Updated: added pictures. Bumped the timestamp to make this post new again.
I don't know how I missed this, but apparently VirtualBox finally supports a "Scale Mode."
I've always wanted this feature. Why, you ask?
One easy example is for running an old operating system (older than Windows 2000) that isn't supported by VirtualBox, so that there are no Guest Additions for it. Guest Additions for supported OS's install extra drivers for the virtual machine, so that when you put VirtualBox into "Full Screen" mode, the guest OS will automatically increase its screen resolution to fit your display. When it can't do that, it will just display the screen at its literal resolution and put a black margin to fill in the extra space.
Here is an expertly Photoshopped demonstration of what I'm talking about. If you were running a Windows 3.1 virtual machine at an 800x600 screen resolution, and you put the VM full-screen, this is what it would look like on your 1366x768 monitor:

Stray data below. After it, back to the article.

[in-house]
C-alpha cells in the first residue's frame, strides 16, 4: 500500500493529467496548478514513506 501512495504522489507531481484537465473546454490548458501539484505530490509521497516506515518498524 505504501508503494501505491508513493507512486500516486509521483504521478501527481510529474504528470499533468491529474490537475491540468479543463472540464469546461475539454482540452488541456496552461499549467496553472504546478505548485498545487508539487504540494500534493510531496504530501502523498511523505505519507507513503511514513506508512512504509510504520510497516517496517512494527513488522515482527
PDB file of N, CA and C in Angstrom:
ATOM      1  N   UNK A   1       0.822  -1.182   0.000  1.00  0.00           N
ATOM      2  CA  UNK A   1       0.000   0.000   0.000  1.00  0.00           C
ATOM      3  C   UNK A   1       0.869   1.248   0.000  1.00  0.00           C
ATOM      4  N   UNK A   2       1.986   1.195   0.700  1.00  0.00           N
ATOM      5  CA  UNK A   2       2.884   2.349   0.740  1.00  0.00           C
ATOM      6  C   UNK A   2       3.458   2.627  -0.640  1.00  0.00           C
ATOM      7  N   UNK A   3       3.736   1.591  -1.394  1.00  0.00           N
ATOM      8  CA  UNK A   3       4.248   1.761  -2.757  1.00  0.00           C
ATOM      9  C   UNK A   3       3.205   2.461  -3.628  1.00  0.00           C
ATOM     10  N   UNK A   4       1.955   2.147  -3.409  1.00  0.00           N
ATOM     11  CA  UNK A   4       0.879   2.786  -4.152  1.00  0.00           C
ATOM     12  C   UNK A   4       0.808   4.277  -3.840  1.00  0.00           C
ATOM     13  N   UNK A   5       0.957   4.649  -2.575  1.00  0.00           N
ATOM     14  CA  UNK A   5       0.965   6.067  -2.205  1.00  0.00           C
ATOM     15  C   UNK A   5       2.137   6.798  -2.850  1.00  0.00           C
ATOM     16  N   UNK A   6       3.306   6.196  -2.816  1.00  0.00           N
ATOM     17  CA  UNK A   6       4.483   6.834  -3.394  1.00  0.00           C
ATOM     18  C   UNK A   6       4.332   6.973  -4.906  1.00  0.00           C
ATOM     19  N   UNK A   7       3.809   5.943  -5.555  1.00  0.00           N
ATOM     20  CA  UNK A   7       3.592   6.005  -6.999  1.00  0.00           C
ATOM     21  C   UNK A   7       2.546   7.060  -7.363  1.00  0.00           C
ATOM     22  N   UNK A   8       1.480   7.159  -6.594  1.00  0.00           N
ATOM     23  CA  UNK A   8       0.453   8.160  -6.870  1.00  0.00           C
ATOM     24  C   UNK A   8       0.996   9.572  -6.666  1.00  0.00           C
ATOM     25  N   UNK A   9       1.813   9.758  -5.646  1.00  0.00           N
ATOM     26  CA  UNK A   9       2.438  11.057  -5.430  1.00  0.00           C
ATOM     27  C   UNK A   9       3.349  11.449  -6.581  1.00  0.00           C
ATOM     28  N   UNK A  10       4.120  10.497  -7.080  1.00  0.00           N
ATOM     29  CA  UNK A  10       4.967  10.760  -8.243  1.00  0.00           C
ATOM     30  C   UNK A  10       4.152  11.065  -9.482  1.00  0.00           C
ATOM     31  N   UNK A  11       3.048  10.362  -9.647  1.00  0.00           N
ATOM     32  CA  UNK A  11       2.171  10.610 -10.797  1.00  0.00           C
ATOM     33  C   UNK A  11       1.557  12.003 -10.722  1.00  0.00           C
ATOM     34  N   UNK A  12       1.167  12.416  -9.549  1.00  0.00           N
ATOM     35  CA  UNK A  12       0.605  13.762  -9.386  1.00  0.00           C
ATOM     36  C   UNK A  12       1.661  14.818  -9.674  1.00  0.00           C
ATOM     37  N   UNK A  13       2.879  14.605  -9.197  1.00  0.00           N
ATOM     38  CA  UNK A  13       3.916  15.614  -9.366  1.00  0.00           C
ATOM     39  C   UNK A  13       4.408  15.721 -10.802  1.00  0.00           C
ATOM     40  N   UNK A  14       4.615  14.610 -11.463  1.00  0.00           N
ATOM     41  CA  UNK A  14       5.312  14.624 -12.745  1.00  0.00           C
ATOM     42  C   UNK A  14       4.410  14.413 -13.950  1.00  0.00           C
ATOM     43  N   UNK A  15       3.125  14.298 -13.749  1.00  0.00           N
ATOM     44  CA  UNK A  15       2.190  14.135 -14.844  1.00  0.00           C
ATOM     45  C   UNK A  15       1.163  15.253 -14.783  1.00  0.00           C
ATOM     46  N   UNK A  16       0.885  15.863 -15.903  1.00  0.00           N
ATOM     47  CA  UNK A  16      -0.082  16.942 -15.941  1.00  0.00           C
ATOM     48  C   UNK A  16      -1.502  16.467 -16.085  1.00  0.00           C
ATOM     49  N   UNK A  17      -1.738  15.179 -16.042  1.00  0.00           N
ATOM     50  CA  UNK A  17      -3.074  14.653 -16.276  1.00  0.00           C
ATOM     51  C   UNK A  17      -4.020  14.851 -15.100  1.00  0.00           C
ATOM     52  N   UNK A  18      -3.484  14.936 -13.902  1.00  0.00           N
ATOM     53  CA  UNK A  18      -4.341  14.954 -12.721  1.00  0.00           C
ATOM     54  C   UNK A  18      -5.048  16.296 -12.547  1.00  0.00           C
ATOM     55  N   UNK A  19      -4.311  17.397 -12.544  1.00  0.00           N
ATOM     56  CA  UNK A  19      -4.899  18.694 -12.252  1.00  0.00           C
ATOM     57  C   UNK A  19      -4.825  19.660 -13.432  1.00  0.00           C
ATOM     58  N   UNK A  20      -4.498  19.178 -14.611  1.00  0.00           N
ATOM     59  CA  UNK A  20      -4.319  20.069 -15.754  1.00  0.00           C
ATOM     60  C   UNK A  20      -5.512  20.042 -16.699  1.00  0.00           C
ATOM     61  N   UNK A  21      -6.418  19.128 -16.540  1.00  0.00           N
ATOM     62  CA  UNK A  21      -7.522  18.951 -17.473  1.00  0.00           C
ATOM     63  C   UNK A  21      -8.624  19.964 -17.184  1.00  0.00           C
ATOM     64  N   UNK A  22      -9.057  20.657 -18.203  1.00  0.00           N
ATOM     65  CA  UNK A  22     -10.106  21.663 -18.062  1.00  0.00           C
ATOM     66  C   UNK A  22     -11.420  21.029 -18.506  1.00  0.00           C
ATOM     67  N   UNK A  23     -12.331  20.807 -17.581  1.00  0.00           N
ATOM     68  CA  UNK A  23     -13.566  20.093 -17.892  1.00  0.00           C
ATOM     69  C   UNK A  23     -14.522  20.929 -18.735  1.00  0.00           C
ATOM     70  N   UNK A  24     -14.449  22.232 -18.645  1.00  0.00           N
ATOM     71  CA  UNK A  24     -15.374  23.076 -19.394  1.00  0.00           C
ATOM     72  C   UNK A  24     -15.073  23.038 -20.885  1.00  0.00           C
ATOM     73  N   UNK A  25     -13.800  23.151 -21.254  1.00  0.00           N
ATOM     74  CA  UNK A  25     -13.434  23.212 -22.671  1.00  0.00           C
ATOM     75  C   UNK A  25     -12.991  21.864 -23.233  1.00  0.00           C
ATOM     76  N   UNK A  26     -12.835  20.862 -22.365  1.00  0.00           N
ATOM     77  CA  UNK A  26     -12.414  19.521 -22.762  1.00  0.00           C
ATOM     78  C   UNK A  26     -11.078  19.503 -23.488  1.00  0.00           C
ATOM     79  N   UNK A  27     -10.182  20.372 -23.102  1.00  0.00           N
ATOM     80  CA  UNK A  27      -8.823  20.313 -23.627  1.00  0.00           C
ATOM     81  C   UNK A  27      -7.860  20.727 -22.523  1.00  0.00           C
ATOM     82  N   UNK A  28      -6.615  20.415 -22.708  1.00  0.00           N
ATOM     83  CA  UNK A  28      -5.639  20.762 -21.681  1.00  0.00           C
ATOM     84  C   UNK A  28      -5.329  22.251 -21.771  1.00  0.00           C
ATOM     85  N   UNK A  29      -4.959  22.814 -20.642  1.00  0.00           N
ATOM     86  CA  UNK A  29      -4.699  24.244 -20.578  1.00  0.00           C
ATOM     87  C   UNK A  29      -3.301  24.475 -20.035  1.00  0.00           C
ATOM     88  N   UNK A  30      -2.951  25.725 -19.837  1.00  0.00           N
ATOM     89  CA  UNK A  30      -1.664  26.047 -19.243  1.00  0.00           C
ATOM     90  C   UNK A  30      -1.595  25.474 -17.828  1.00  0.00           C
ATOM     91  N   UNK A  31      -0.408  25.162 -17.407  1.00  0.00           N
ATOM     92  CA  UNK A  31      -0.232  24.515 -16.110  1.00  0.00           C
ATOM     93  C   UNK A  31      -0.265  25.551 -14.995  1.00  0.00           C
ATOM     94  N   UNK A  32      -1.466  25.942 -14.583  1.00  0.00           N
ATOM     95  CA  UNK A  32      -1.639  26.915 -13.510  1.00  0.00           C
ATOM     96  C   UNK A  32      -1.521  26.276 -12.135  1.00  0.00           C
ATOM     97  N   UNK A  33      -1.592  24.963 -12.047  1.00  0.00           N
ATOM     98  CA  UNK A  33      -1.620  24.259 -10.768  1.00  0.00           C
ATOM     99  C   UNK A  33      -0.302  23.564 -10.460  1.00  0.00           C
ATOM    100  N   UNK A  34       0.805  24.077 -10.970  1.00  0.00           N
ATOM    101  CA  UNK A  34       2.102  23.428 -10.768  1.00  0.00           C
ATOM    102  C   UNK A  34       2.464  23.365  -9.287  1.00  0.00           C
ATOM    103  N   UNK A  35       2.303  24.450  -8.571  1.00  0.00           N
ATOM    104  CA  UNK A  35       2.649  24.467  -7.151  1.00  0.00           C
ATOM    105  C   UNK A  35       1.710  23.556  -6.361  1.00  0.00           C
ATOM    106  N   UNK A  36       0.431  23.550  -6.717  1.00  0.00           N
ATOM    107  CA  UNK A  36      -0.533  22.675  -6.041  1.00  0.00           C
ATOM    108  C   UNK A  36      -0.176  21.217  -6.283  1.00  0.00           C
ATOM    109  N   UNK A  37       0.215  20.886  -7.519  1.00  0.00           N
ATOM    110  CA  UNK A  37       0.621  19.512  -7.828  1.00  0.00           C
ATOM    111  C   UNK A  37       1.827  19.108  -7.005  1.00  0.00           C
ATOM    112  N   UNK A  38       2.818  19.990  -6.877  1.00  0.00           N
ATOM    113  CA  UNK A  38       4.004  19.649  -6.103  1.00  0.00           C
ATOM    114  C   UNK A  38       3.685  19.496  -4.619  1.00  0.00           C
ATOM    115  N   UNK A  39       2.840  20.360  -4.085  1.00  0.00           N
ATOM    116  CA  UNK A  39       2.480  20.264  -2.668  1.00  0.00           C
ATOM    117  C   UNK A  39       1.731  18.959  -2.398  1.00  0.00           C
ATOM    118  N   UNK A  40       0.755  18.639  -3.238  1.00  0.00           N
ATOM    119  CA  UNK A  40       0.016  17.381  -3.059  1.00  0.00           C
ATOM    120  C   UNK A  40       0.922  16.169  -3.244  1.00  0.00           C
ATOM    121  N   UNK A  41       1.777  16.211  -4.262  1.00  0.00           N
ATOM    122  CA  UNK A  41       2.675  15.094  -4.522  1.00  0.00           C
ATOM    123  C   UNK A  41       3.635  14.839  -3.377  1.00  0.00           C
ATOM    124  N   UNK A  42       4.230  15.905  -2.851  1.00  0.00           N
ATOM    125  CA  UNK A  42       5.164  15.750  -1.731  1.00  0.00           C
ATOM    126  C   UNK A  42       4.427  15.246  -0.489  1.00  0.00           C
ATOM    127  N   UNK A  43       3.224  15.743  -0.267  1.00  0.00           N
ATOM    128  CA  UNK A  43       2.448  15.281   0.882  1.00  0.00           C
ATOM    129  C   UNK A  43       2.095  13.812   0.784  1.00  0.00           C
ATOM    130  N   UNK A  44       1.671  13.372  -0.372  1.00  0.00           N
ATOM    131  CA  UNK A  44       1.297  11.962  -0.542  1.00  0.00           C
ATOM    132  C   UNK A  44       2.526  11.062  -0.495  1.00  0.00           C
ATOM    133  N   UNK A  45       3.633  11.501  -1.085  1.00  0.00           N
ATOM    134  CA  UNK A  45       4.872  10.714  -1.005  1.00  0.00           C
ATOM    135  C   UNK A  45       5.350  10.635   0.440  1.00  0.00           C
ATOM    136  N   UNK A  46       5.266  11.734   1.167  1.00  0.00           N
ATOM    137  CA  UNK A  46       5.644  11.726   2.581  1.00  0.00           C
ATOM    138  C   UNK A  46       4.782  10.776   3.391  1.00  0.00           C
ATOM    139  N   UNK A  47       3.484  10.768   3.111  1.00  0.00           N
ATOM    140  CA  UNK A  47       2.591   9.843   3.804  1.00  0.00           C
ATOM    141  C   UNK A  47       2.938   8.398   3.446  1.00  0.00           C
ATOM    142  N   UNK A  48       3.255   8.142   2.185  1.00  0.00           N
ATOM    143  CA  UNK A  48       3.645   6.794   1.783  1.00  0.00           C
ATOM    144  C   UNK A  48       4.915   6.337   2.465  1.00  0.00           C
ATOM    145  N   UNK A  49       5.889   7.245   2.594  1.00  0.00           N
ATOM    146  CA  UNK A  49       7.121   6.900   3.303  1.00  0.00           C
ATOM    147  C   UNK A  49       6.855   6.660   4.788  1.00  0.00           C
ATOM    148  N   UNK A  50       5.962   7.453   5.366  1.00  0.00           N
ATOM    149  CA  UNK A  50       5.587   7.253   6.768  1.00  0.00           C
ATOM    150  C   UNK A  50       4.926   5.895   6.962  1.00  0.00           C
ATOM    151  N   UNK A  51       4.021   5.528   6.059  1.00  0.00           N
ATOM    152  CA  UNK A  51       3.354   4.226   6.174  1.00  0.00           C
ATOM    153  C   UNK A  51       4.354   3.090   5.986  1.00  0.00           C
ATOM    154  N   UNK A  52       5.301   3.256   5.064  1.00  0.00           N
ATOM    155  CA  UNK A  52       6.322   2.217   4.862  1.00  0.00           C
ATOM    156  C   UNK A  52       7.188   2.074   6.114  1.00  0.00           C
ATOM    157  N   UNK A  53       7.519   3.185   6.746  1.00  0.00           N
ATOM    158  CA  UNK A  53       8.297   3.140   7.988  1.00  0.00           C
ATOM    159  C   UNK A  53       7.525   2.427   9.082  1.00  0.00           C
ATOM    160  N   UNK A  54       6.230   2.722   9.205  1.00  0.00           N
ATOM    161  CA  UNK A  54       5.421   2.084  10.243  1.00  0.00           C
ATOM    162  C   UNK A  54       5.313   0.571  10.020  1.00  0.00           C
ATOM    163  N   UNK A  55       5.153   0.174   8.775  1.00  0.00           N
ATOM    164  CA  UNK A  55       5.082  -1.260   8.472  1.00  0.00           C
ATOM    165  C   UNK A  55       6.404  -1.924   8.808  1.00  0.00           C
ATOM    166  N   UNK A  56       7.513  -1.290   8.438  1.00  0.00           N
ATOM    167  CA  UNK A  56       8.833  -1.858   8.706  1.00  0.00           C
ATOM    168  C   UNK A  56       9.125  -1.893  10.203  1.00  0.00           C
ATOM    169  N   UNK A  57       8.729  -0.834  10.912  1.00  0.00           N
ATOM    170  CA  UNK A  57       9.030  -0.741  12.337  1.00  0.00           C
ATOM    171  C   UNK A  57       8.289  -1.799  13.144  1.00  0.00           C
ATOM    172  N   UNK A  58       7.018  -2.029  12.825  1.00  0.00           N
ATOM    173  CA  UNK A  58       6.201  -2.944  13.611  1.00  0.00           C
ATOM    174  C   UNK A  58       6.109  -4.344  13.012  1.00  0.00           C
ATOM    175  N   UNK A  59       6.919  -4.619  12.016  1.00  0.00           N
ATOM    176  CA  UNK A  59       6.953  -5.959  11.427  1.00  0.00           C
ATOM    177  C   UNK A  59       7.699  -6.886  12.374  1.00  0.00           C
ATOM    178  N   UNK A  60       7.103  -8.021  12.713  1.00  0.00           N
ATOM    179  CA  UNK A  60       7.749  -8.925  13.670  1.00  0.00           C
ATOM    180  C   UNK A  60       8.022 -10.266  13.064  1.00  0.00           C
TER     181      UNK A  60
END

Another example: even on supported guests, running an older game like Starcraft (which runs in a resolution of 640x480) had this problem too: if the VM is running Full Screen and you start Starcraft... instead of the game's display stretching across your whole monitor, it stays at 640x480 pixels and is centered on the screen. This sucks.
So it seems VirtualBox has finally added Scale Mode (available in the "Machine" menu along side Full Screen and Seamless modes). There's one quirk to it, though: Scale Mode and Full Screen don't work together. On my system, going into Scale Mode put the virtual machine into a window on my screen. This window could be maximized, but it couldn't be made full screen. So that sorta sucks.
Luckily, my Linux window manager (xfwm4, the window manager of the XFCE desktop environment) supports putting any window full screen, whether the window wants it or not. This means the window decorations are taken away and the contents of the window are resized to fill the display. Success! I can now run full screen, scaled resolution guest operating systems.
Scale mode with xfwm4's full-screen option gives you a "native" experience.